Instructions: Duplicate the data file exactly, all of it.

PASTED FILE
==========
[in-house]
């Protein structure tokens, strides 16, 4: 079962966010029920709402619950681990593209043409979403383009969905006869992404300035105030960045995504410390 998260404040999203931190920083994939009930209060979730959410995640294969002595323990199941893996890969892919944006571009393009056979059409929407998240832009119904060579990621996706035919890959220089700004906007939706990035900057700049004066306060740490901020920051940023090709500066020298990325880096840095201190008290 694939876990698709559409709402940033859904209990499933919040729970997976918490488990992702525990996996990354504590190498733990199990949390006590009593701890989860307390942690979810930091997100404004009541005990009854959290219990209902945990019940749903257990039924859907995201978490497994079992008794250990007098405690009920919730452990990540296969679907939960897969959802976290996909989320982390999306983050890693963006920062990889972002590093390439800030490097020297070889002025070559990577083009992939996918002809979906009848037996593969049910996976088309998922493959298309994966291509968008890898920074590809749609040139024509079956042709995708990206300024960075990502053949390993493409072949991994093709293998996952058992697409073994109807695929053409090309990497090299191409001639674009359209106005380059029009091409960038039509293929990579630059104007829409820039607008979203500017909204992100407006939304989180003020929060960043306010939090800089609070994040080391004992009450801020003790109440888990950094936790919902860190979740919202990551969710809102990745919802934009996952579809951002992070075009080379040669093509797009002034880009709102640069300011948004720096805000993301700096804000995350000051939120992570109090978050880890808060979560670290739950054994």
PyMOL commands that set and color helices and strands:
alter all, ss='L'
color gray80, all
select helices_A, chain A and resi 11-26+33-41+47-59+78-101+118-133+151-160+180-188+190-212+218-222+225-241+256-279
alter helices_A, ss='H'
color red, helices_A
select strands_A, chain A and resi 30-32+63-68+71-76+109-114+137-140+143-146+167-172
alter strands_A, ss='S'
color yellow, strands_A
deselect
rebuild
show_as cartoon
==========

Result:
[in-house]
């Protein structure tokens, strides 16, 4: 079962966010029920709402619950681990593209043409979403383009969905006869992404300035105030960045995504410390 998260404040999203931190920083994939009930209060979730959410995640294969002595323990199941893996890969892919944006571009393009056979059409929407998240832009119904060579990621996706035919890959220089700004906007939706990035900057700049004066306060740490901020920051940023090709500066020298990325880096840095201190008290 694939876990698709559409709402940033859904209990499933919040729970997976918490488990992702525990996996990354504590190498733990199990949390006590009593701890989860307390942690979810930091997100404004009541005990009854959290219990209902945990019940749903257990039924859907995201978490497994079992008794250990007098405690009920919730452990990540296969679907939960897969959802976290996909989320982390999306983050890693963006920062990889972002590093390439800030490097020297070889002025070559990577083009992939996918002809979906009848037996593969049910996976088309998922493959298309994966291509968008890898920074590809749609040139024509079956042709995708990206300024960075990502053949390993493409072949991994093709293998996952058992697409073994109807695929053409090309990497090299191409001639674009359209106005380059029009091409960038039509293929990579630059104007829409820039607008979203500017909204992100407006939304989180003020929060960043306010939090800089609070994040080391004992009450801020003790109440888990950094936790919902860190979740919202990551969710809102990745919802934009996952579809951002992070075009080379040669093509797009002034880009709102640069300011948004720096805000993301700096804000995350000051939120992570109090978050880890808060979560670290739950054994």
PyMOL commands that set and color helices and strands:
alter all, ss='L'
color gray80, all
select helices_A, chain A and resi 11-26+33-41+47-59+78-101+118-133+151-160+180-188+190-212+218-222+225-241+256-279
alter helices_A, ss='H'
color red, helices_A
select strands_A, chain A and resi 30-32+63-68+71-76+109-114+137-140+143-146+167-172
alter strands_A, ss='S'
color yellow, strands_A
deselect
rebuild
show_as cartoon